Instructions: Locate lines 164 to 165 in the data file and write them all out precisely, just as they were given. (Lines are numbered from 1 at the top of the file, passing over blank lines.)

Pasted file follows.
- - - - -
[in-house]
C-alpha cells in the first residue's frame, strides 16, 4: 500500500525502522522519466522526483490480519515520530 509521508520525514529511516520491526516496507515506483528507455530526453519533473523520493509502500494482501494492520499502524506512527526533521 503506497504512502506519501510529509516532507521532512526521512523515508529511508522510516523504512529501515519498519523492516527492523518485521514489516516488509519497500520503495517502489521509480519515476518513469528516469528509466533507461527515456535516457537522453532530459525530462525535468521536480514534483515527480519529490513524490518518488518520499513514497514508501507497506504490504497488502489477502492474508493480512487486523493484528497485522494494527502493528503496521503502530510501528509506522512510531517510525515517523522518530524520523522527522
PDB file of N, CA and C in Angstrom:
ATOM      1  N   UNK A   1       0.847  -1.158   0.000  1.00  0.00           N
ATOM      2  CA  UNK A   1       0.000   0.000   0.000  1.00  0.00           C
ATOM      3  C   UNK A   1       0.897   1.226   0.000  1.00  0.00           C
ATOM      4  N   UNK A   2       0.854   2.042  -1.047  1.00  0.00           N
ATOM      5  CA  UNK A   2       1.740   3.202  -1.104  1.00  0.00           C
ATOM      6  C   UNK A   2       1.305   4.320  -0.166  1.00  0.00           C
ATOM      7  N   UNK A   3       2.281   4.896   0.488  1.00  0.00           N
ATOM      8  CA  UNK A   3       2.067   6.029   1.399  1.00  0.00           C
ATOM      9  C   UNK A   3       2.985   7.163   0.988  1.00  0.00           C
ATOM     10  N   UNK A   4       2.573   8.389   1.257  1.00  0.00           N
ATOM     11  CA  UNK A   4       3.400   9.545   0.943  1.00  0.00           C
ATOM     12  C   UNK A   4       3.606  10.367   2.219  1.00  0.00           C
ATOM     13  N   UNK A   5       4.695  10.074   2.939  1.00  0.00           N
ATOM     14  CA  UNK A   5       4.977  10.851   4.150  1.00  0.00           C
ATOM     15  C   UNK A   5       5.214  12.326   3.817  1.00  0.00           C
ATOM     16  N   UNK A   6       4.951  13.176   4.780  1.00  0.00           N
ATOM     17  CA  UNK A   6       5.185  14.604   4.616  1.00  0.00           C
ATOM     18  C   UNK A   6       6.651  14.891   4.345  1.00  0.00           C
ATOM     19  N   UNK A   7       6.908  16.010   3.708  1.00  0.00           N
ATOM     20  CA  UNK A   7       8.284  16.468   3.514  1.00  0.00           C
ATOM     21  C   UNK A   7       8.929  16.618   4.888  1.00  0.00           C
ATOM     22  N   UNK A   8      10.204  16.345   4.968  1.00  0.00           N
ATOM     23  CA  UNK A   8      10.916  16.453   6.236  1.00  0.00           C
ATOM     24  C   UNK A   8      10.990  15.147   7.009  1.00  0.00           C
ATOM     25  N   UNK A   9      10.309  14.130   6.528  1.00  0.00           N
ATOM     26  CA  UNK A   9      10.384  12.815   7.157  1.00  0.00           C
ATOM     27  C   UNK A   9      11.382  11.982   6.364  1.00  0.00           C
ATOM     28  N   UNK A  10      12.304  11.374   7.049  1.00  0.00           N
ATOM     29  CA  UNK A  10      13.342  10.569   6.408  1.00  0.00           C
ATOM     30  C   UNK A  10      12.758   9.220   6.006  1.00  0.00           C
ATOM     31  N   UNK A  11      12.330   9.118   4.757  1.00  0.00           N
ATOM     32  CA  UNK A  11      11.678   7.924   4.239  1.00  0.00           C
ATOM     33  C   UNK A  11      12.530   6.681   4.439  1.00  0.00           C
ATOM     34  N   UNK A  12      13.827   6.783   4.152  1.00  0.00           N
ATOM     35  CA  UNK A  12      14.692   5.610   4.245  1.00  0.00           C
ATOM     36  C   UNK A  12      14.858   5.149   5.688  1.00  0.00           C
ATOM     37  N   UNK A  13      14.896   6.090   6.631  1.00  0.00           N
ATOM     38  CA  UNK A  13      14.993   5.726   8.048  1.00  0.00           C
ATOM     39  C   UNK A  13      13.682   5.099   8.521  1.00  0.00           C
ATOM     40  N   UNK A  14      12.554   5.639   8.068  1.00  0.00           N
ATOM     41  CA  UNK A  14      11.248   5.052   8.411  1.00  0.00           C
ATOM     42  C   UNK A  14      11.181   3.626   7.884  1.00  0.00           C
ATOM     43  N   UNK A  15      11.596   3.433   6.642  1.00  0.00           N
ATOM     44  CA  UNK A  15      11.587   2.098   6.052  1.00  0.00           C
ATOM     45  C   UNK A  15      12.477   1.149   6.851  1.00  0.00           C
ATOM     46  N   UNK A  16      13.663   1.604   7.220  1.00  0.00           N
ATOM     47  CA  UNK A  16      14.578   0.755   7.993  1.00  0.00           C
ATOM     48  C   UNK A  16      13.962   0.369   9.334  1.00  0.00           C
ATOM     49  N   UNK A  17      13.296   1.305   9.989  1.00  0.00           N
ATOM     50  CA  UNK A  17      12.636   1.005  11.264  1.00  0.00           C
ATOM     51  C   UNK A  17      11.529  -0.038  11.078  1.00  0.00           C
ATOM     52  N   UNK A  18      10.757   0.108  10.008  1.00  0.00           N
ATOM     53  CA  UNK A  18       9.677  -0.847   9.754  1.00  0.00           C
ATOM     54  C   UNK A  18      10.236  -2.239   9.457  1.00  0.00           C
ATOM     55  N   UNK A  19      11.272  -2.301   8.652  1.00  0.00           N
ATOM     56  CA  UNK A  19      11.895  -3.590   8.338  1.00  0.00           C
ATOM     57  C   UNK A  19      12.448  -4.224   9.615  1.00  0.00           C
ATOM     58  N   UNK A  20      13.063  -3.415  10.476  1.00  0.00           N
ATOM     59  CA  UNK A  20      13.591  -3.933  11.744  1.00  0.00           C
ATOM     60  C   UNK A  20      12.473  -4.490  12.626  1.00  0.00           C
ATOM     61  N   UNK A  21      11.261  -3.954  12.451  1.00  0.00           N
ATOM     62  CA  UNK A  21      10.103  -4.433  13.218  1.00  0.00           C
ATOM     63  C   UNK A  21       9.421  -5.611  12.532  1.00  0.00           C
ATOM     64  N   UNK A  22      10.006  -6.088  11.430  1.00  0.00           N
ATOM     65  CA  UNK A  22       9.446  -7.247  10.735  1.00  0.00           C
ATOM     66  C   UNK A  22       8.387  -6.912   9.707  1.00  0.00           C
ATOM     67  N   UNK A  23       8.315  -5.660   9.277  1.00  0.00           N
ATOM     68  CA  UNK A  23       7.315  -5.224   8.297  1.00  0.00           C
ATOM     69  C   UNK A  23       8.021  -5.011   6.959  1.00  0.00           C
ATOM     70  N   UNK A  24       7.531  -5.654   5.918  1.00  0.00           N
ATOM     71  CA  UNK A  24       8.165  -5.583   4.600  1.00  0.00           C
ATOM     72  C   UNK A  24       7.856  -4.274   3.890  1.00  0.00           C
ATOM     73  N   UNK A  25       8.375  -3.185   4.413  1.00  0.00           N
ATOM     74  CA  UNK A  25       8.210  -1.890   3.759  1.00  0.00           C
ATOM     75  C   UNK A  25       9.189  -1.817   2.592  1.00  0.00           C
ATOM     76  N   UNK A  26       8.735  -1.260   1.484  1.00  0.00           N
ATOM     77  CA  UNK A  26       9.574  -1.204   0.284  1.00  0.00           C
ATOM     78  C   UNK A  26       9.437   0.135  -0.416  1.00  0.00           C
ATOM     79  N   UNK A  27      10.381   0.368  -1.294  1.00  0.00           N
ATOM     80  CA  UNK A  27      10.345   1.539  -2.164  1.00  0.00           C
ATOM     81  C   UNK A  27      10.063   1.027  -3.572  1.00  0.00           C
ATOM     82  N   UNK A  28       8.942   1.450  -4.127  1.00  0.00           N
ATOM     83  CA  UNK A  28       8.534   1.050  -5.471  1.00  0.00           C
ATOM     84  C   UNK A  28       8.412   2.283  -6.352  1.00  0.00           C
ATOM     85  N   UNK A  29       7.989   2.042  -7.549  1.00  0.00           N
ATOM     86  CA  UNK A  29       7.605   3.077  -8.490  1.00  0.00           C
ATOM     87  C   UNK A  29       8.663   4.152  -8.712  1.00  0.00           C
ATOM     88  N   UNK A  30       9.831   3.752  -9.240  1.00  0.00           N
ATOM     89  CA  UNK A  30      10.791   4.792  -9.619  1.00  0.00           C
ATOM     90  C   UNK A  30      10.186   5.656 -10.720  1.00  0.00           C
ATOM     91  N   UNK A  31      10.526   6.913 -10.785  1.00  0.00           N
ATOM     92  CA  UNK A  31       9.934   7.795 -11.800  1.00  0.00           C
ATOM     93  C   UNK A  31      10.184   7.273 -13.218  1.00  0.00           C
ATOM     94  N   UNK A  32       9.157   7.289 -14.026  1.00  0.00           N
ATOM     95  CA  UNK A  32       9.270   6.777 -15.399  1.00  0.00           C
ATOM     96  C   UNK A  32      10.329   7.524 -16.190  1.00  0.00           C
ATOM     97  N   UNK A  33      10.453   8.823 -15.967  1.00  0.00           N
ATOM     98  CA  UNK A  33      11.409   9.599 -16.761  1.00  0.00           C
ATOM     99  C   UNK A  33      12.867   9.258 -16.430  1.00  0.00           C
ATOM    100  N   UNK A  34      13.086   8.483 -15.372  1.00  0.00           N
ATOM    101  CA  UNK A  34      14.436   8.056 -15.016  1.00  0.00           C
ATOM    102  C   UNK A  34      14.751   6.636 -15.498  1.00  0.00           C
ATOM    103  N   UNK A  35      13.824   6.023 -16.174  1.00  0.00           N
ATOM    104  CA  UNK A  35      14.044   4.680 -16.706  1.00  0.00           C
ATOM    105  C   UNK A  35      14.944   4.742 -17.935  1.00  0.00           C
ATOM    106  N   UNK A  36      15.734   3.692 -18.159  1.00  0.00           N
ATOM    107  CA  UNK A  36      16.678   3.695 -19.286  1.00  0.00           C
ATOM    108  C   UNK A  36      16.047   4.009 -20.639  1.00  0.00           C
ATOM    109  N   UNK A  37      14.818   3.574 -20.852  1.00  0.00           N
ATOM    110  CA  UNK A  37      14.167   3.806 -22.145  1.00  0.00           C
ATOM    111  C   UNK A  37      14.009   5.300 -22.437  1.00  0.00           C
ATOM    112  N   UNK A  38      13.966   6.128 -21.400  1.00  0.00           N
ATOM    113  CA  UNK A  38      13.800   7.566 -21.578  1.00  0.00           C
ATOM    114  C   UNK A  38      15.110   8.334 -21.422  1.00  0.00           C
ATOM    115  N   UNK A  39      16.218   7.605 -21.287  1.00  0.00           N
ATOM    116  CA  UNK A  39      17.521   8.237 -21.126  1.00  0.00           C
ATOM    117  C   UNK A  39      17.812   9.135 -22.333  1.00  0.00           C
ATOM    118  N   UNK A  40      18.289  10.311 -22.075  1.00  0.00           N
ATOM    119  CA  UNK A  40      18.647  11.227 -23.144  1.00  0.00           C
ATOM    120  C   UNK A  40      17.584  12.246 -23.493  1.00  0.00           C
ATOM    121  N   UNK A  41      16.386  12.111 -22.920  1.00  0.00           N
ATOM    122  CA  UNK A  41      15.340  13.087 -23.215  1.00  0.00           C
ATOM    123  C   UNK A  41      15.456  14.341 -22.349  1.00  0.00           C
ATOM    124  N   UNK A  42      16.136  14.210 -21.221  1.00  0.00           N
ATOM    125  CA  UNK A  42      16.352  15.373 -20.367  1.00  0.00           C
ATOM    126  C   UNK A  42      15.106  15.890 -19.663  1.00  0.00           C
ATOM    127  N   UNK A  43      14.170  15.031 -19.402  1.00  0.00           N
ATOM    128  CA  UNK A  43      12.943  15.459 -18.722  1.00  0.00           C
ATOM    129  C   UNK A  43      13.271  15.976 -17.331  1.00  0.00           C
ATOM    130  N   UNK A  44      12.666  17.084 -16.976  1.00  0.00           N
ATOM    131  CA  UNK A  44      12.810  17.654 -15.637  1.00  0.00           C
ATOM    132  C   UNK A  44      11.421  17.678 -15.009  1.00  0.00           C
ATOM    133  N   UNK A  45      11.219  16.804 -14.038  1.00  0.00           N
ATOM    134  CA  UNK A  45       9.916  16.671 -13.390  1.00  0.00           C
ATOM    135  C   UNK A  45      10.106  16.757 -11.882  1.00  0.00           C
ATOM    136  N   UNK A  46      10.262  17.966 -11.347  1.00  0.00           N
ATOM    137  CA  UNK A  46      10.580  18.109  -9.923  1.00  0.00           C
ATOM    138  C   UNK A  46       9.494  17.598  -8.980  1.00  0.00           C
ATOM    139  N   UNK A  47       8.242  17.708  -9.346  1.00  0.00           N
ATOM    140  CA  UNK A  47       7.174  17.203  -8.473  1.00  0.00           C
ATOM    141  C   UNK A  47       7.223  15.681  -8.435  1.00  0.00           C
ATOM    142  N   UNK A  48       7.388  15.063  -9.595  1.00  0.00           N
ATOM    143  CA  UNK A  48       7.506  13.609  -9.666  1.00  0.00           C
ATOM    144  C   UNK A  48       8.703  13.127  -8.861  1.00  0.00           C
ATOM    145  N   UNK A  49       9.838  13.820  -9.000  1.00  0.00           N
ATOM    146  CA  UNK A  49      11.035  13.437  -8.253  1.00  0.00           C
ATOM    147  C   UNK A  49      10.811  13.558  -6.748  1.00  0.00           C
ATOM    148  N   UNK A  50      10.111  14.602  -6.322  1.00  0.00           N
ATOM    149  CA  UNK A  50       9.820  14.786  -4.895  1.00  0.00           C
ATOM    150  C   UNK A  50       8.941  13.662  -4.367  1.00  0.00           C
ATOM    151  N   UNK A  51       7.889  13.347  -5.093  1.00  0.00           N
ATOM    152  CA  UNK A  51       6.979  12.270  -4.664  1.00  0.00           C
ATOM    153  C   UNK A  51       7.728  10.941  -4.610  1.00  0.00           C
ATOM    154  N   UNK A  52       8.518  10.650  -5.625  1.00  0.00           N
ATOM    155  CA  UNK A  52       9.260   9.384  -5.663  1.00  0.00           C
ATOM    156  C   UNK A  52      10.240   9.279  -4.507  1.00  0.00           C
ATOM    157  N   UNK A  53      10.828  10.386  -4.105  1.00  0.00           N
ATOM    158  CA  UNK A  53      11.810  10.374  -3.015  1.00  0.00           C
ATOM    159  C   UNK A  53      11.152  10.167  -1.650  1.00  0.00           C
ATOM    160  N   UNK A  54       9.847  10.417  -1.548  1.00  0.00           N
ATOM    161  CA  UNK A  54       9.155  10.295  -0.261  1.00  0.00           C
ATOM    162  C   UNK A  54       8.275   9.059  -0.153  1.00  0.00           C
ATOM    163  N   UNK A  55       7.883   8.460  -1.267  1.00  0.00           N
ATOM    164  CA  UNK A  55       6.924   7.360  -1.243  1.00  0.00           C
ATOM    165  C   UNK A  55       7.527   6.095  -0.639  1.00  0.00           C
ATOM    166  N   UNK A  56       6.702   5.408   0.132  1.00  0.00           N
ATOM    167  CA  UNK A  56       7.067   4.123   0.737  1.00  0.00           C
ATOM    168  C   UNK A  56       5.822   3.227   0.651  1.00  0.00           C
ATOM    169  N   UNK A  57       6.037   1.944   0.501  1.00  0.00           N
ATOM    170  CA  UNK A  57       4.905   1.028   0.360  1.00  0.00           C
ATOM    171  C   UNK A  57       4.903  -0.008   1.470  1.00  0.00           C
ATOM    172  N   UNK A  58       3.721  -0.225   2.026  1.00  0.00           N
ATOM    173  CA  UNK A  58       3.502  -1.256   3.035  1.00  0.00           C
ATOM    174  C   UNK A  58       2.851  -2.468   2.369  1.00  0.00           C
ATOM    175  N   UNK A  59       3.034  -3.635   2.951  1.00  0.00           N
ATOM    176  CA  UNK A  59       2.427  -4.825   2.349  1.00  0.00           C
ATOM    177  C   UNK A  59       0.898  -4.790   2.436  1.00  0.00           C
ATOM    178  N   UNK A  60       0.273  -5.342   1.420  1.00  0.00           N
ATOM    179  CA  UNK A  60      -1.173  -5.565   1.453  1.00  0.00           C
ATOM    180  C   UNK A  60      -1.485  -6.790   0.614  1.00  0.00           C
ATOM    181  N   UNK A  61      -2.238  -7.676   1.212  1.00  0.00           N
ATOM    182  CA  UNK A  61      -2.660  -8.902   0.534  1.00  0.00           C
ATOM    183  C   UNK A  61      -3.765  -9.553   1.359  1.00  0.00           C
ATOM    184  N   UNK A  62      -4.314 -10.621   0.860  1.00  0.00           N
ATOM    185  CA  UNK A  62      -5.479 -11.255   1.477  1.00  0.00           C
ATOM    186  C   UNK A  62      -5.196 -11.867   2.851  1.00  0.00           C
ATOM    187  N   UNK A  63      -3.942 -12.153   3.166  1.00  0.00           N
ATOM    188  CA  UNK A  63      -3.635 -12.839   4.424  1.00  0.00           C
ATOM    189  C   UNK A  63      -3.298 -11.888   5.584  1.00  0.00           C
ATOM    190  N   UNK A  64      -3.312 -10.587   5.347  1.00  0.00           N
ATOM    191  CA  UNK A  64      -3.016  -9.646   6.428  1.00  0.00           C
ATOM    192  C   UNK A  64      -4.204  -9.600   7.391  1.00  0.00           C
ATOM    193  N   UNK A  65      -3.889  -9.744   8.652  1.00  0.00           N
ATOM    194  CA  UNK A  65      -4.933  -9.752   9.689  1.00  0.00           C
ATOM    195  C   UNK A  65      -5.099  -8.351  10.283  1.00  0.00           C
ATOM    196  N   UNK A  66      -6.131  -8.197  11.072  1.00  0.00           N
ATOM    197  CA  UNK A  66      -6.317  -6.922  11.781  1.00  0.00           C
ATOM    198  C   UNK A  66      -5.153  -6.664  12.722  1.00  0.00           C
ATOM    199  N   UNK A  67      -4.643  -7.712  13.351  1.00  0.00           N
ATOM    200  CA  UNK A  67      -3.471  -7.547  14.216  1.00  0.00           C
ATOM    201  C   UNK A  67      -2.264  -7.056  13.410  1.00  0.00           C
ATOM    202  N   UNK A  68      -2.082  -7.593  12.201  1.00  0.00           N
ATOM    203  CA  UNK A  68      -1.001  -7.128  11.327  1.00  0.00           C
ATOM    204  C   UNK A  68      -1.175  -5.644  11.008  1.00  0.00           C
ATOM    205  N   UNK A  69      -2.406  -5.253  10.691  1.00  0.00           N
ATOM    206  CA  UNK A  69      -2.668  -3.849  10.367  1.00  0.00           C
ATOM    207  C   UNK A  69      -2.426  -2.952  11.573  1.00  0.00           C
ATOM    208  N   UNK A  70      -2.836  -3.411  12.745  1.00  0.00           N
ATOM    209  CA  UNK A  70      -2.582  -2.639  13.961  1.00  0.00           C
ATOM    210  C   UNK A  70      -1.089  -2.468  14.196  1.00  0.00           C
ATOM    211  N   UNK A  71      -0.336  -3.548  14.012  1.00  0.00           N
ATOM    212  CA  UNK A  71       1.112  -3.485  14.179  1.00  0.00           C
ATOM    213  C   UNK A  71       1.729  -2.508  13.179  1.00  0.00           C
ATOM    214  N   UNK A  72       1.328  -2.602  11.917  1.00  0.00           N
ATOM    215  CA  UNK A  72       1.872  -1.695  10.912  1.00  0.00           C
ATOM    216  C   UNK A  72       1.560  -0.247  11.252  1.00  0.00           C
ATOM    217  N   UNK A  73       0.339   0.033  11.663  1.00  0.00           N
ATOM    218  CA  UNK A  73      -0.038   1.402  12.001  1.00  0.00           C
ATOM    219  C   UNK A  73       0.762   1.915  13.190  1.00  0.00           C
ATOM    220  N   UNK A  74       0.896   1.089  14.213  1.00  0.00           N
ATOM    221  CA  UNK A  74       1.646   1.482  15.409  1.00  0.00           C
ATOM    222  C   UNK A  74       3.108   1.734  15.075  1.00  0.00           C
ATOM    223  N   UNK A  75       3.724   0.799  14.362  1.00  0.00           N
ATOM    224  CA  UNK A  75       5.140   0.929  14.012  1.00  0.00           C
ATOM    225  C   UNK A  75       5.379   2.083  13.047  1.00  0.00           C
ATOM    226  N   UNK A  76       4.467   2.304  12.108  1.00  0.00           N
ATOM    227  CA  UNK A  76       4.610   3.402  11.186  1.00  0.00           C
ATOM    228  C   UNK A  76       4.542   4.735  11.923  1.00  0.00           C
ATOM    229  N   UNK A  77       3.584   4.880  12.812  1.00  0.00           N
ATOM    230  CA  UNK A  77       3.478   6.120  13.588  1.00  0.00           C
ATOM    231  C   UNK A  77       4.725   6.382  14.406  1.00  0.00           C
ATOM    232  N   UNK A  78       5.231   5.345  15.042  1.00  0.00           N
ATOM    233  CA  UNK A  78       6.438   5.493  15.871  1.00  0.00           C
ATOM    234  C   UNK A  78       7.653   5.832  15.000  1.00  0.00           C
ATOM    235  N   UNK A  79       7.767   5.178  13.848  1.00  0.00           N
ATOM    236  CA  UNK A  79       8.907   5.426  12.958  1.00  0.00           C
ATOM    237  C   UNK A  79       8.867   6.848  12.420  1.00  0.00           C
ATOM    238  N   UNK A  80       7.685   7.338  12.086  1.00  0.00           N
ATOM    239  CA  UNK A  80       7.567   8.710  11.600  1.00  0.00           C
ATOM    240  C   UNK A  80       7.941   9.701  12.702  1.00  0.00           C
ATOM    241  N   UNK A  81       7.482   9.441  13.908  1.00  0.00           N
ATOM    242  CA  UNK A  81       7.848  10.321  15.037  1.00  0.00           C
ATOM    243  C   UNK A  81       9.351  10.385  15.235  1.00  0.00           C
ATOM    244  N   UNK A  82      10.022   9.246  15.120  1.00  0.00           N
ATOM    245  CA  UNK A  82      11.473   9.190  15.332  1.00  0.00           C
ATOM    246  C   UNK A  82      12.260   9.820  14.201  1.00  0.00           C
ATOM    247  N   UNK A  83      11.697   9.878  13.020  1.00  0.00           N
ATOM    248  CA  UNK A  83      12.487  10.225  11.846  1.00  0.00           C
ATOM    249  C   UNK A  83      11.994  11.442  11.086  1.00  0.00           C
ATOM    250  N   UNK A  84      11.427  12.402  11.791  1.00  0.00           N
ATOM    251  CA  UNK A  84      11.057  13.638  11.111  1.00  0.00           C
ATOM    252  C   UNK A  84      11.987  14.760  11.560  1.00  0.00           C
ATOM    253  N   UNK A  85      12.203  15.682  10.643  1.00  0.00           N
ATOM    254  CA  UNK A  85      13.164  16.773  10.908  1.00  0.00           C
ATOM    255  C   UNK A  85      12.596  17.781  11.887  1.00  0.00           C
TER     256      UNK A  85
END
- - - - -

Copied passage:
ATOM    161  CA  UNK A  54       9.155  10.295  -0.261  1.00  0.00           C
ATOM    162  C   UNK A  54       8.275   9.059  -0.153  1.00  0.00           C